mango smoothie
This recipe is lightly adapted from Tess Master’s The Blender Girl.
“With a creamy texture and exquisite flavor, this immunity blend is a fabulous for collagen formation and glowing skin, hair, and nails. Mango’s enzymes and vitamins A, C, and E cleanse the liver and aid digestion, and its potassium and fibre help regulate blood pressure and cholesterol. This one will make your heart happy.”   -Tess

4 cups (2 servings)
Prep Time
5 Minutes


  • 1.5 cups orange juice
  • 1/2 cup water, or more if needed
  • 1/4 cup avocado
  • 1/2 teaspoon finely grated lime zest
  • 2 cups frozen mango (I used an entire 300g bag)
  • Pure maple syrup, to taste (optional – I added a teaspoon)


  1. Add all of the ingredients into a high speed blender and blend on high for 30-60 seconds, until smooth and creamy. If using the Vitamix, you can use the tamper stick to get things moving. If the mixture seems too thick you can thin it with a bit more water.

Note: You can boost this smoothie with 1/2 teaspoon wheatgrass powder, 1 teaspoon chia seeds, and 1 teaspoon of flaxseed oil.

Let us know how you like these blends.  We’d also be glad to hear about any of your favourite smoothie combinations!

Foodie Friday – 3 Quick Lunches


Do you struggle to eat healthy, satisfying lunches? Do you find yourself on the go, hungry, and without any food on hand?

Lunches just might be the hardest meal to prepare and eat because we’re often out of the house when we get pangs of hunger. You might manage to eat breakfast but can’t find the time to make and pack a lunch to take with you. Often this leaves us with few healthy options to choose from and the added cost of a takeout meal.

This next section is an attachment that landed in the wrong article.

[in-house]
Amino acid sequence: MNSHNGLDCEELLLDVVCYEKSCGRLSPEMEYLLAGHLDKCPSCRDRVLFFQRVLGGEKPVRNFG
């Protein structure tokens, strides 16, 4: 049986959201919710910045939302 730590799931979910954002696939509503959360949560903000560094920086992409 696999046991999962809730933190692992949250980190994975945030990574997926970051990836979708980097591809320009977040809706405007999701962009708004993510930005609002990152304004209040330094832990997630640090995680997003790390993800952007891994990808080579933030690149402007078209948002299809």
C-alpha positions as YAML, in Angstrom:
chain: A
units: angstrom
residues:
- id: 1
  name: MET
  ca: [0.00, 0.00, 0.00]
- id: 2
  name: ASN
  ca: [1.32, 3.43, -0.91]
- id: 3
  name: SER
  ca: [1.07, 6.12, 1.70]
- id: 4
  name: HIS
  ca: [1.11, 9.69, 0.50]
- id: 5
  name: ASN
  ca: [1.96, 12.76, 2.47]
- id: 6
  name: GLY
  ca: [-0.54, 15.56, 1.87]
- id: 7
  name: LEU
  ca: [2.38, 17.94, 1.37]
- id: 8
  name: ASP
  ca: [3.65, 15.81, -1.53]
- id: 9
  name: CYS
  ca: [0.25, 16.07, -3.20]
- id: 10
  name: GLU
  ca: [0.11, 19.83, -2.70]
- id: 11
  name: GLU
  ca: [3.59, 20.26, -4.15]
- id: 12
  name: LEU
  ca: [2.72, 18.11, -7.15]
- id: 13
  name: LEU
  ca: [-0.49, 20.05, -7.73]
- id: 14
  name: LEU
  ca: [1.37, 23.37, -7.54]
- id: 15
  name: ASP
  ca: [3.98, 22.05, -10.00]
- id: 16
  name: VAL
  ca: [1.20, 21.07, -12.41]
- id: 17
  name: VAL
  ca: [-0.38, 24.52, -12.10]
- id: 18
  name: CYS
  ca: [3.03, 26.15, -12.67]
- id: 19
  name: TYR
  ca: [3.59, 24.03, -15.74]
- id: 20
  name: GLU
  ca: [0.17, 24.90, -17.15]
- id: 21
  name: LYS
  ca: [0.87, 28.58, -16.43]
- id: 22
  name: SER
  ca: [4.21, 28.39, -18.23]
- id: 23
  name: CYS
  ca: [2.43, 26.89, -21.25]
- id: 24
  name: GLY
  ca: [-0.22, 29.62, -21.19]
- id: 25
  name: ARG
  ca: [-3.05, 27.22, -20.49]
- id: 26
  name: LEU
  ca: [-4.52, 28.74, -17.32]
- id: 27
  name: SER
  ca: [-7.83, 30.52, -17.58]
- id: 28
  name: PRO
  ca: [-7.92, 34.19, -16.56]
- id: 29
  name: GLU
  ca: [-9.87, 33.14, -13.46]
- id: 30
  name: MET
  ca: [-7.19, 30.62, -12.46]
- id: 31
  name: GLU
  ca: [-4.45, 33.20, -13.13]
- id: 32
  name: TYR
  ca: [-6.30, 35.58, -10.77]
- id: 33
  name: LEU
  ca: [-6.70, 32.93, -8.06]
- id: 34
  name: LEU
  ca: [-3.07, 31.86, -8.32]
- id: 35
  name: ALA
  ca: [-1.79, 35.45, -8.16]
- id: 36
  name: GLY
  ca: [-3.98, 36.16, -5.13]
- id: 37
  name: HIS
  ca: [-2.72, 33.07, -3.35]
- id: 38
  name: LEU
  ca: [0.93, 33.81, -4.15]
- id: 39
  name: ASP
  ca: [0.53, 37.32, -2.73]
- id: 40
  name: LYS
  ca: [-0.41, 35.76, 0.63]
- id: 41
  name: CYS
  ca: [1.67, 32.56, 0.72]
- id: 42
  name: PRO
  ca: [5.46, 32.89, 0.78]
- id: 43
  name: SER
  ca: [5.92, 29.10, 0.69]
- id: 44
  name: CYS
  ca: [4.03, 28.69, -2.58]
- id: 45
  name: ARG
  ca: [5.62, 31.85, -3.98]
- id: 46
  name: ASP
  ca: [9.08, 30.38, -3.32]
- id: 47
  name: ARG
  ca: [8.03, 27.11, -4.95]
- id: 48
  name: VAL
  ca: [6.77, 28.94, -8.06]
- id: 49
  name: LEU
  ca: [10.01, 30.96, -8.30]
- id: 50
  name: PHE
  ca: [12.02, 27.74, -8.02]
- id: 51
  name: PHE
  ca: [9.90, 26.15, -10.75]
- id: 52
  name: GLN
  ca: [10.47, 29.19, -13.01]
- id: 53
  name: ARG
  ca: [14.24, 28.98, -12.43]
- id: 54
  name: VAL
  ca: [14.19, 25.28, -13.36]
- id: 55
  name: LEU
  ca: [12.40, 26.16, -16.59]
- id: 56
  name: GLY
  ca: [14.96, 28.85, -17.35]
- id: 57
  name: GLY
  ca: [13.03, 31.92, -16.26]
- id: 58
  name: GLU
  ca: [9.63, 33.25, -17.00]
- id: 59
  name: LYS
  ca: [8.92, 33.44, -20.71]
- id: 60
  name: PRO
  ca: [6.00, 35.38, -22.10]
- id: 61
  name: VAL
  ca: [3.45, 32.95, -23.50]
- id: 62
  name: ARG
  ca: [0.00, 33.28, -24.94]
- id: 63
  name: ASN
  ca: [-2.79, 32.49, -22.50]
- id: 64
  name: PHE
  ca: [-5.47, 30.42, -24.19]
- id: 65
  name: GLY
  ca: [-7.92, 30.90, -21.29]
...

With so much on the go, caregivers can struggle to take care of themselves. What you eat effects your energy levels and ability to face the challenges life throws your way. A healthy lunch can help you cope and give you what you need to get through the day! Read on for three quick, healthy suggestions for a healthy lunch on the go.

THE LEFTOVER MEAL | The easiest way to make sure you have a healthy lunch for the following day is to make more dinner the night before. If you struggle to cook enough to have food for another meal, try putting a portion of your meal in lunch containers at the same time you serve yourself dinner.

THE SNACK PACK | If you find it hard to sit down and eat a full meal, it might be worth considering snacking throughout the day instead. The trick here is to make sure that every snack you’re eating is packing a nutritious punch. If you tell yourself you’re going to snack throughout the day and rely on takeout options, you might find yourself eating more sugar and unhealthy fats than you’d planned. Make sure what you pack is easily accessible and contains protein, healthy fats, and protein. Try nuts, boiled eggs, avocado, an apple or banana, sprouted bread with nut butter or veggies and hummus. Experiment with different containers to see which are easiest to eat out of and clean.

THE SANDWICH | The tried and true lunch of champions. Sandwiches can be made the night before or the morning of, as long as you practice some careful layering techniques to prevent soggy bread. Nobody likes soggy bread. Need some recipe suggestions? Try this, this or this.

How do you ensure you eat a healthy lunch? We’d love to hear from you?

Did you get any good ideas from this article? Please share it!

Cassandra Van Dyck

Foodie Friday – 5 Nuts and Why You Should be Eating Them


Do you eat nuts?

If not, I’d strongly encourage you to! The health benefits of nuts are endless. They pack protein and most contain unsaturated fats, omega 3 fatty acids, fibre, and vitamin E. Consuming these nutrients helps support brain function, blood sugar levels, and will give you the energy you need to get through your day and help you sleep at night. Unlike lots of other food suggestions, nuts are so easy to eat! If you buy them without shells, they require no preparation to consume and they’re easy to take with you wherever you go. Try eating a handful instead of grabbing a muffin or a coffee and see if you notice a difference in how you feel 2-3 hours after eating them.